Tyrosine phosphorylation of IRS-1 and subsequent activation of IRS-1–associated PI3K are important intracellular events of insulin signal transduction in skeletal muscle leading to increased activity of both glucose transport and glycogen synthase (13–15). Skeletal muscle insulin resistance induced by lipid infusion was associated with a 50% decrease in insulin-stimulated tyrosine phosphorylation of IRS-1 and a 40% decrease in insulin-mediated IRS-1–associated PI3K in the skeletal muscle of WT mice (Figure 3, B and C). In contrast, PKC-θ inactivation prevented lipid-induced defects in insulin-stimulated tyrosine phosphorylation of IRS-1 and IRS-1–associated PI3K in skeletal muscle (Figure 3, B and C). These findings suggest that the fat-induced defects in skeletal muscle insulin action may be secondary to the observed defects in skeletal muscle insulin signaling associated with activation of PKC-θ in the WT mice. Thus, the protective role of PKC-θ inactivation against the fat-induced defects in insulin action may also be secondary to that in skeletal muscle insulin signaling. Insulin-stimulated tyrosine phosphorylation of the skeletal muscle insulin receptor was not altered with the lipid infusion in the WT or PKC-θ KO mice (Figure 3D). This finding suggests that the fat-induced defect in muscle insulin signaling in the WT mice was not due to an alteration in plasma membrane or membrane-associated insulin receptors (16). It further suggests that the mechanism of blunted insulin signaling with the lipid infusion or high-fat feeding occurs downstream of the insulin receptor at the level of IRS-1.
Although numerous studies have implicated PKC isoforms in the development of insulin resistance (5–9, 17–21), the role of any or all of these PKC isoforms in the development of insulin resistance is unclear in skeletal muscle, a major insulin-responsive organ (22). Recently, we have shown that increased intramuscular concentrations of fatty acyl-CoA and diacylglycerol in mice with muscle-specific overexpression of lipoprotein lipase were associated with skeletal muscle insulin resistance (5). Moreover, we and others have reported that a 5-hour lipid infusion increased intramuscular long-chain fatty acyl-CoA contents, which was associated with activation of PKC-θ and insulin resistance (6, 9, 18). Since PKC-θ is a serine kinase, its activation may lead to increased serine phosphorylation of IRS-1 (23). This may in turn interfere with IRS-1 tyrosine phosphorylation by the insulin receptor, as occurs upon treatment with TNF-α and okadaic acid, leading to decreased activation of PI3K (24, 25). Consistent with this notion, Griffin et al. (6) have also shown that activation of PKC-θ was associated with decreased tyrosine phosphorylation of IRS-1 in skeletal muscle. Thus, activation of PKC-θ by intracellular fatty acid–derived metabolites due to increased delivery of fatty acids into skeletal muscle may explain the defect in insulin-mediated IRS-1–associated PI3K and glucose transport in skeletal muscle following lipid infusion.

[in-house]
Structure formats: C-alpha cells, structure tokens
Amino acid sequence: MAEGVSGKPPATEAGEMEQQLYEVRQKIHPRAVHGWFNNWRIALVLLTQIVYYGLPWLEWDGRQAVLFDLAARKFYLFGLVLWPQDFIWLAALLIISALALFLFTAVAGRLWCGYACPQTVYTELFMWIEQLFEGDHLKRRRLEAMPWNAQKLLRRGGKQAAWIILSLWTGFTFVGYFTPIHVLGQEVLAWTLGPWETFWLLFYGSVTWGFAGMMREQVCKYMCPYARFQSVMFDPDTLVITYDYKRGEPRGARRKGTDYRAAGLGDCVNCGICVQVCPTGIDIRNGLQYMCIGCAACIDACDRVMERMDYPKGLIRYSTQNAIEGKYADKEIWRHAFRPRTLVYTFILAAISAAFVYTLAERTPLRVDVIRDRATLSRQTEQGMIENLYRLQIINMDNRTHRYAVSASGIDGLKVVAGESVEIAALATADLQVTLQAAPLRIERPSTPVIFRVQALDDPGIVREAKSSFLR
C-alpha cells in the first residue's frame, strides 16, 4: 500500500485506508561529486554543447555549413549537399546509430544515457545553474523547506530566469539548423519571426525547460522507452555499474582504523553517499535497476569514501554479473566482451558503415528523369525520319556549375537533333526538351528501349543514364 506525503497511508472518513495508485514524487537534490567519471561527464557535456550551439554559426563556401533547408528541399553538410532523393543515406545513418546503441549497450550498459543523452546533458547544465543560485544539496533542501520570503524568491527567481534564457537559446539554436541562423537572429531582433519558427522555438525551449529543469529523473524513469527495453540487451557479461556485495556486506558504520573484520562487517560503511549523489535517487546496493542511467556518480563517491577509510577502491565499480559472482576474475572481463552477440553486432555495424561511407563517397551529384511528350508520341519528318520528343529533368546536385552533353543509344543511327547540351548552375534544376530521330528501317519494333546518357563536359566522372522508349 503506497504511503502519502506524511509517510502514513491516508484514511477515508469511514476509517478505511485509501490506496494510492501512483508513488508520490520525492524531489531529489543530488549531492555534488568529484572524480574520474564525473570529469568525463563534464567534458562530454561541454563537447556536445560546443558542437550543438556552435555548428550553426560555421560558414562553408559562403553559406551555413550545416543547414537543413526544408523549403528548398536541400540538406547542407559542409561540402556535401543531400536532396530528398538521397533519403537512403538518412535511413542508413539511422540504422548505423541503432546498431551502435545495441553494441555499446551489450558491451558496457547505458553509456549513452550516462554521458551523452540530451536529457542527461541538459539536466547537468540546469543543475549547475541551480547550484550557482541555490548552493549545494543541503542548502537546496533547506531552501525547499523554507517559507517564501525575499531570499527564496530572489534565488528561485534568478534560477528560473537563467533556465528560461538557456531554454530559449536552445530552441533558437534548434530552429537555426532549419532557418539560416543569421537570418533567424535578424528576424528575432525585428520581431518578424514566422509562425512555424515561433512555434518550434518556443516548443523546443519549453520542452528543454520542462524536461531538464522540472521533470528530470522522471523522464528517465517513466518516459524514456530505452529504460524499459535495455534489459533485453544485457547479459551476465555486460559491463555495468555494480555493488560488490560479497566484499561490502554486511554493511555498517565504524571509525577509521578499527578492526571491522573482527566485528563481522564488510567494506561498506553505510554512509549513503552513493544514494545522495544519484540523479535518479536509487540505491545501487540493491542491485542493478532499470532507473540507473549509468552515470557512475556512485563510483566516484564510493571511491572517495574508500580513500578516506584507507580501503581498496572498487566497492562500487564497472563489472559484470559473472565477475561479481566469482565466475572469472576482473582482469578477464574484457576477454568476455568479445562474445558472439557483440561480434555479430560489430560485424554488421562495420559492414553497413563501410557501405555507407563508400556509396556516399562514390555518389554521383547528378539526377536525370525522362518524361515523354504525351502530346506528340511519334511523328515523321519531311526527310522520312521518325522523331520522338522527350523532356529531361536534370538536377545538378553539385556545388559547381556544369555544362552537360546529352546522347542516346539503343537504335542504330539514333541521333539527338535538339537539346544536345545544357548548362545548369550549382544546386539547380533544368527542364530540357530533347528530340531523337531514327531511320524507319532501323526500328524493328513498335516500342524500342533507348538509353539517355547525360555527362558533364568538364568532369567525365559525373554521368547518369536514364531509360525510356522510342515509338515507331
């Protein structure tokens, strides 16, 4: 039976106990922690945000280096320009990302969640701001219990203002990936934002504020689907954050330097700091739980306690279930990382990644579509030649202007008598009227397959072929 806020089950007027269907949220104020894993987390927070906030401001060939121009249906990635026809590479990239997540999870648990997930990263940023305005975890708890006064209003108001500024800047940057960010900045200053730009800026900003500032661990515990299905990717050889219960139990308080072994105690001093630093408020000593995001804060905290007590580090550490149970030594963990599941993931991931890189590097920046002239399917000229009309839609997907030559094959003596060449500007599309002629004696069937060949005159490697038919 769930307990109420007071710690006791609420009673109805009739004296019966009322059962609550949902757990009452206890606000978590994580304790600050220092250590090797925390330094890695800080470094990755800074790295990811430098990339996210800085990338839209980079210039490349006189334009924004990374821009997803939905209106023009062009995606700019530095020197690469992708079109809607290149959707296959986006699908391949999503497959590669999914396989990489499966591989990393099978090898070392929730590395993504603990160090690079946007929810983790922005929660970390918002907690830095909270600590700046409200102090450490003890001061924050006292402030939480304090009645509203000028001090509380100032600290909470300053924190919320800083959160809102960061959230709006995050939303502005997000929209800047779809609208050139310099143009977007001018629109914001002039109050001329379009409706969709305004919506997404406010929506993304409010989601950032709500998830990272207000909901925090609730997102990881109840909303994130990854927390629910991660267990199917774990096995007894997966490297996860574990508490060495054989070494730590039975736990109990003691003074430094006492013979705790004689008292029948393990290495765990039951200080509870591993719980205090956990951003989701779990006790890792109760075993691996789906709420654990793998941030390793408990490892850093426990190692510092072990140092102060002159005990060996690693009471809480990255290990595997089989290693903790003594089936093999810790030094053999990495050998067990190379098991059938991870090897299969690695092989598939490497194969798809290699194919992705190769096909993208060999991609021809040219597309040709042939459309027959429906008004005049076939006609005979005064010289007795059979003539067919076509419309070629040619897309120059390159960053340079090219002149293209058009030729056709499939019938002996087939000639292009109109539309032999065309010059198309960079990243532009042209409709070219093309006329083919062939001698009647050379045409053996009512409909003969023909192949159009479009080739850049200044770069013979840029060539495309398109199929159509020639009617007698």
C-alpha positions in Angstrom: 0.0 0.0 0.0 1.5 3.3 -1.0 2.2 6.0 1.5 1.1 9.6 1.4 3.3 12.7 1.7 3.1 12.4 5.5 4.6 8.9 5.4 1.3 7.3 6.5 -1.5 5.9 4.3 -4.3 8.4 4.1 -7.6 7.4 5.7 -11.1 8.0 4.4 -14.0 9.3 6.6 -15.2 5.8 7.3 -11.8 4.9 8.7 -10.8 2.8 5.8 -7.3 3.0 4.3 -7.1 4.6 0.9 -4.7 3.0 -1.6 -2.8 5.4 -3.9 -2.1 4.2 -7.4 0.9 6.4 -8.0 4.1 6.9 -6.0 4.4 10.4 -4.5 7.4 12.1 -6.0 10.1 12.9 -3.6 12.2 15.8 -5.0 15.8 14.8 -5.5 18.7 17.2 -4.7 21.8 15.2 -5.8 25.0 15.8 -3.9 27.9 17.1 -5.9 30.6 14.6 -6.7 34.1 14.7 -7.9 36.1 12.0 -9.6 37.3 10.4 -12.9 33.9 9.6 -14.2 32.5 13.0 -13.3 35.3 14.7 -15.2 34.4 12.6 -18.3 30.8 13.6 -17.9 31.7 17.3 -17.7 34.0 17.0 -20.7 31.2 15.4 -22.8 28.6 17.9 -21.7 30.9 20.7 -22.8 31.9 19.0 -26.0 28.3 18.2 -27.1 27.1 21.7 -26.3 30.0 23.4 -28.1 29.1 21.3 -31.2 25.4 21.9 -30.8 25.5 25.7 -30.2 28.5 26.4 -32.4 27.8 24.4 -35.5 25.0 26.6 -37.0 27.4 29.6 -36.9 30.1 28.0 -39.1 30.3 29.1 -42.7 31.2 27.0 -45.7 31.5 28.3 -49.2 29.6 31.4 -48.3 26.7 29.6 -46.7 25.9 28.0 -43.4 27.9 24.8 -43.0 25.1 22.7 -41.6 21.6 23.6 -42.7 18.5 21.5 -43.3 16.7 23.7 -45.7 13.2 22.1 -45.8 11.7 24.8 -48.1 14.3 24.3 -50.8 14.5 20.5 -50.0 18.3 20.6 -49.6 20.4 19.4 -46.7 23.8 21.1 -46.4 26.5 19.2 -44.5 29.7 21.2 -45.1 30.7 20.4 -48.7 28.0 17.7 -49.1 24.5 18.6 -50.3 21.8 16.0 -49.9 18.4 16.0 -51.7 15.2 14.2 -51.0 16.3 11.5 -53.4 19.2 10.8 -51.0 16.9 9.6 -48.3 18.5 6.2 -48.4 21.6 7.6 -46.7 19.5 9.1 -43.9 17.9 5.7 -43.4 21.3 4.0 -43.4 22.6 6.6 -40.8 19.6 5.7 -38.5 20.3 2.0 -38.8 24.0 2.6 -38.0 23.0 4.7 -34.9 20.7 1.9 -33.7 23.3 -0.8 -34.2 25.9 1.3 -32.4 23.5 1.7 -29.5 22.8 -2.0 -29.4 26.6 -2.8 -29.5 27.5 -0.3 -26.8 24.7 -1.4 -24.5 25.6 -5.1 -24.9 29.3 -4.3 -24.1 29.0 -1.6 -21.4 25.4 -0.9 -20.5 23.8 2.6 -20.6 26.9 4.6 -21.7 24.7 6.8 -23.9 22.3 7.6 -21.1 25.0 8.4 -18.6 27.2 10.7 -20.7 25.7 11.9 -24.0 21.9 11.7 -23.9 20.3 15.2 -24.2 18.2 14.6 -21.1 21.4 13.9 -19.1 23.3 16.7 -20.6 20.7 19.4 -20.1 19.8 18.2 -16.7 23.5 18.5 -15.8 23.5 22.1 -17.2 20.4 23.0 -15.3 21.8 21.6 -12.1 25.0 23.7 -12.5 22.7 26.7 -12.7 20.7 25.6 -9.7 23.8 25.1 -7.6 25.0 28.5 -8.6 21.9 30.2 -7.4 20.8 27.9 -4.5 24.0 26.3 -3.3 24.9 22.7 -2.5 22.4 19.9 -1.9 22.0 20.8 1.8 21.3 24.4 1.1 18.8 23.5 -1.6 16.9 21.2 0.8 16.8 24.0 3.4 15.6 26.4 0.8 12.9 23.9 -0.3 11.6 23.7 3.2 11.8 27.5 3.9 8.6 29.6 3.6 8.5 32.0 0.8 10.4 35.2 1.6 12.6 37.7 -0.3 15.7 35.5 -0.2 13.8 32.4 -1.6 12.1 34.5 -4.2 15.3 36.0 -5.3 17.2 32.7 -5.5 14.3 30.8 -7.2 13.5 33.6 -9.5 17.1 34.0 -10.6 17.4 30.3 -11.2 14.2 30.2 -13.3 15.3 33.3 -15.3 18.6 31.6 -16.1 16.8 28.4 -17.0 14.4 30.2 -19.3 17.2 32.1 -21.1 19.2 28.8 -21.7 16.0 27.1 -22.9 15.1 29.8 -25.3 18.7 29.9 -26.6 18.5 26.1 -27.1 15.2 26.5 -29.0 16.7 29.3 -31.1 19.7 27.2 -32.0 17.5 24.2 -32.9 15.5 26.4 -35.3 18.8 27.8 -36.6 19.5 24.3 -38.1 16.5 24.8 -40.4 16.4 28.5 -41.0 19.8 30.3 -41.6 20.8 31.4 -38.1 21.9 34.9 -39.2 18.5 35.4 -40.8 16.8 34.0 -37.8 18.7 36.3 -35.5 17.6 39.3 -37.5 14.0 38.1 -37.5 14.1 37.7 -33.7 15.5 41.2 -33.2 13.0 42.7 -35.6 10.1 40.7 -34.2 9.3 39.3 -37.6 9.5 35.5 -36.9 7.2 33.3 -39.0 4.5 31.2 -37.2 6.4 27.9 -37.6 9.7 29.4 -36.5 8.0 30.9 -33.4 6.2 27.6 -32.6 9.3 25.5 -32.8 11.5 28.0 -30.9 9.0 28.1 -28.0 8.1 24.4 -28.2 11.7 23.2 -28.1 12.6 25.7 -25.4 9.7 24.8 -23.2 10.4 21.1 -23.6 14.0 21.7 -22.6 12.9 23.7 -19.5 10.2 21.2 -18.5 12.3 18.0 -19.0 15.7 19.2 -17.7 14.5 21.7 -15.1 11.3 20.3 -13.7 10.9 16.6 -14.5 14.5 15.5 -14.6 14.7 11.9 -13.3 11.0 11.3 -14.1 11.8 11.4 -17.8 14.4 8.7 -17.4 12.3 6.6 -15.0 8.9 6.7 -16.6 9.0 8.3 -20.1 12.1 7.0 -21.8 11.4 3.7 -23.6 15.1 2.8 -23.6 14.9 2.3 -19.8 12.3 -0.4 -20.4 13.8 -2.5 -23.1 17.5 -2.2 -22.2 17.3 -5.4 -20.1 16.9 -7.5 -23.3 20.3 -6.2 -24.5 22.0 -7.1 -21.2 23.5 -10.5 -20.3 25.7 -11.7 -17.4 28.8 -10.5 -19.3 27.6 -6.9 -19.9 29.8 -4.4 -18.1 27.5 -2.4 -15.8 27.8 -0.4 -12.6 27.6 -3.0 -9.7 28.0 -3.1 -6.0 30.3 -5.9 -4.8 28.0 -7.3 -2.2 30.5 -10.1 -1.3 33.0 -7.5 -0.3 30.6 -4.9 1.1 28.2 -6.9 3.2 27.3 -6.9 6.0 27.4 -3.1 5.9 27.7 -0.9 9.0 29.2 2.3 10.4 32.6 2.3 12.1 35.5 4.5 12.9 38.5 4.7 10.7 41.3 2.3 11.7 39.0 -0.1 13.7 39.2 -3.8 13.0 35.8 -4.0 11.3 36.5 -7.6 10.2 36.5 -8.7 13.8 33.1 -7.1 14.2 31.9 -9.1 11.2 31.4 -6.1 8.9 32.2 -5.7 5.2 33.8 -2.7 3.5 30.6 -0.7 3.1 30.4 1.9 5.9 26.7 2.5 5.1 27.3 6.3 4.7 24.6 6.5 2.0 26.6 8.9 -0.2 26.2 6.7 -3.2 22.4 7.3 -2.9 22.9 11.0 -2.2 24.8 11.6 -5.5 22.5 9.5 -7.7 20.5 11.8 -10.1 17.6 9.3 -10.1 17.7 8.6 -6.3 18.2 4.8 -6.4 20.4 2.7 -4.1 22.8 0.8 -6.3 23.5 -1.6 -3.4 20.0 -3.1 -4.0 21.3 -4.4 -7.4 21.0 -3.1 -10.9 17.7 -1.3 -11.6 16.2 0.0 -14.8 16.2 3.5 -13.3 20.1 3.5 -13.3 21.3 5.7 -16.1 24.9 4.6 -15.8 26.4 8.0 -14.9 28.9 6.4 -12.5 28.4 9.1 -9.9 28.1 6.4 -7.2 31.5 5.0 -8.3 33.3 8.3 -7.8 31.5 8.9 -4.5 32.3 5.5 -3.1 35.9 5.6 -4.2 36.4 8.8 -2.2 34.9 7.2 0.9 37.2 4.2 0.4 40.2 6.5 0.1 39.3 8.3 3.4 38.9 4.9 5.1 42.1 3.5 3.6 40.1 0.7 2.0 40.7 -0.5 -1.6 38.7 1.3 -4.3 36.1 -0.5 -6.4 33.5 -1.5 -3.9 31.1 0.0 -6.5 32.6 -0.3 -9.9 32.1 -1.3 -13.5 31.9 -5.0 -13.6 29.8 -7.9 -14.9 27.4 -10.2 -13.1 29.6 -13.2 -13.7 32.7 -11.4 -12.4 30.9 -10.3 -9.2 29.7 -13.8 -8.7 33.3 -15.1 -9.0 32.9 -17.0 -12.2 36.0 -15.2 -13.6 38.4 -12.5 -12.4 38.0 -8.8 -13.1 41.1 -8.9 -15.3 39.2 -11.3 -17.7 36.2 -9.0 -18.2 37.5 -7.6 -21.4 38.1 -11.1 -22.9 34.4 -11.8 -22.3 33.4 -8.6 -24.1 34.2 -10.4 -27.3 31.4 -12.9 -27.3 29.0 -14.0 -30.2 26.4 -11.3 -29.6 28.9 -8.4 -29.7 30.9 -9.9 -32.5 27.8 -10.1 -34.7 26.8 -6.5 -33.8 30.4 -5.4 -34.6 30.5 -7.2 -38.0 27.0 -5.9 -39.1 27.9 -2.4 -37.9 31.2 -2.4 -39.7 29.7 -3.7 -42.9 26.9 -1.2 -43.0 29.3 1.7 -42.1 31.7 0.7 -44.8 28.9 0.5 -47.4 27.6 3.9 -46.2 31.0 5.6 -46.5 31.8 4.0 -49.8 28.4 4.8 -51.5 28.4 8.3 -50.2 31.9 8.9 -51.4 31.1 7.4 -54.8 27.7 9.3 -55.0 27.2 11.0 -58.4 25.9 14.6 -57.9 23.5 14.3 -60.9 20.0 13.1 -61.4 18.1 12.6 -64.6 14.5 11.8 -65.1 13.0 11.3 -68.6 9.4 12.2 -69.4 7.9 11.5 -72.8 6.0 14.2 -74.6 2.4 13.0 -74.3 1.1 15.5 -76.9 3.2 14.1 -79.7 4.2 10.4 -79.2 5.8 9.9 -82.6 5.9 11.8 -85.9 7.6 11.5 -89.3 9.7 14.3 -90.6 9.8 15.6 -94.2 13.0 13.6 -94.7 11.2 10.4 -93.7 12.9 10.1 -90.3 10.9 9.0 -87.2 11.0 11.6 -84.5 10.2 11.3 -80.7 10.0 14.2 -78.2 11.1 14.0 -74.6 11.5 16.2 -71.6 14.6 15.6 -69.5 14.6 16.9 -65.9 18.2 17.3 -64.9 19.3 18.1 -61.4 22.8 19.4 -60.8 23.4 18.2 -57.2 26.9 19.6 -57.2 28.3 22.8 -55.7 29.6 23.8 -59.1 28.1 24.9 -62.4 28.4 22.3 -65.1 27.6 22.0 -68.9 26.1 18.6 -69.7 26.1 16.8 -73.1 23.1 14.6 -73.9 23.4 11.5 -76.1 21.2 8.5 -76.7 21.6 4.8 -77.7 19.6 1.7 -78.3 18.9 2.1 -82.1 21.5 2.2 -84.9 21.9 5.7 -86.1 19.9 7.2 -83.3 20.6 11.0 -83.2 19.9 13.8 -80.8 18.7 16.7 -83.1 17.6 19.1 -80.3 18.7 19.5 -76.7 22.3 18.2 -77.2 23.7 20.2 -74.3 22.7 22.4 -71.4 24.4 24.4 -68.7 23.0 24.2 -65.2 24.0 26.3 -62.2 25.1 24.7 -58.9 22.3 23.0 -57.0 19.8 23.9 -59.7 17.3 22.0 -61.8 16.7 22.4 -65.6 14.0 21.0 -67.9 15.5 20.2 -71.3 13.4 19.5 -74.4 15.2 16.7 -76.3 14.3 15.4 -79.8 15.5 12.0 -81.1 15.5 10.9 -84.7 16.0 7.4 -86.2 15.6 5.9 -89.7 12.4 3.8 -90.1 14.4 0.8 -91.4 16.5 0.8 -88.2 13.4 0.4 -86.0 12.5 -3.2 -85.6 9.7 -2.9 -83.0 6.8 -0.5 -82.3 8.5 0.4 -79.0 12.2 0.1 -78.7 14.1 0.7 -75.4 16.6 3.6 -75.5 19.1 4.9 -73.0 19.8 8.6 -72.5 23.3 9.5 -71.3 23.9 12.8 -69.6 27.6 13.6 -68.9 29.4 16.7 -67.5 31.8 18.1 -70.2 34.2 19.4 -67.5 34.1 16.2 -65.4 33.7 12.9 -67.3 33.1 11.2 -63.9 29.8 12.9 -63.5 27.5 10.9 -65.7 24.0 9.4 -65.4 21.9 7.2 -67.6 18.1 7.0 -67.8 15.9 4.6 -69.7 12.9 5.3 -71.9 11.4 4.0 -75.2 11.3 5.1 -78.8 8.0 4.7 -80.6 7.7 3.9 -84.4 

To definitively examine the role of PKC-θ in mediating fatty acid–induced insulin resistance in skeletal muscle, we performed hyperinsulinemic-euglycemic clamp studies in the PKC-θ KO mice and WT littermates following a 5-hour lipid-heparin infusion. Our results demonstrate that mice lacking PKC-θ were protected against fat-induced defects in skeletal muscle insulin signaling and action, further supporting the role of PKC-θ in mediating fatty acid–induced insulin resistance in skeletal muscle. Alternatively, other atypical PKC isoforms (e.g., PKC-ε) have been implicated in the development of insulin resistance (26), and alteration in other PKC isoforms may also contribute to our observations in the PKC-θ KO mice. Since our measurement of PKC-ε expression in the skeletal muscle of PKC-θ KO mice was not altered (data not shown), it is unlikely that other PKC isoforms contribute to any great extent to the protective effect against fat-induced insulin resistance in the PKC-θ KO mice.
Our findings are inconsistent with a recent study in which transgenic mice with muscle-specific expression of dominant-negative PKC-θ showed age-associated increases in adiposity, fasting and fed insulin levels, blunted results of glucose and insulin tolerance tests, and reduced insulin signaling in skeletal muscle (10). There are several potential explanations for this discrepancy: dominant-negative PKC-θ mice developed obesity, hyperinsulinemia, and glucose intolerance after 6–7 months of age (10). In contrast, our studies were conducted in the PKC-θ KO mice at 3–4 months of age, at which time their body weights as well as plasma glucose and insulin levels did not differ from those of the WT littermates. Thus, it is uncertain whether reduced glucose tolerance and skeletal muscle insulin signaling in the dominant-negative PKC-θ mice may be secondary to the obesity and may not be directly due to muscle-specific deletion of PKC-θ. Our approach of using acute lipid infusion to induce fatty acid–mediated insulin resistance avoided such confounding variables as obesity. Additionally, the discrepancy may be due to the difference between the deletion of PKC-θ versus dominant-negative expression of PKC-θ. Moreover, glucose intolerance in the dominant-negative PKC-θ mice may be partly attributed to altered hepatic glucose metabolism that may be associated with obesity, age, or both.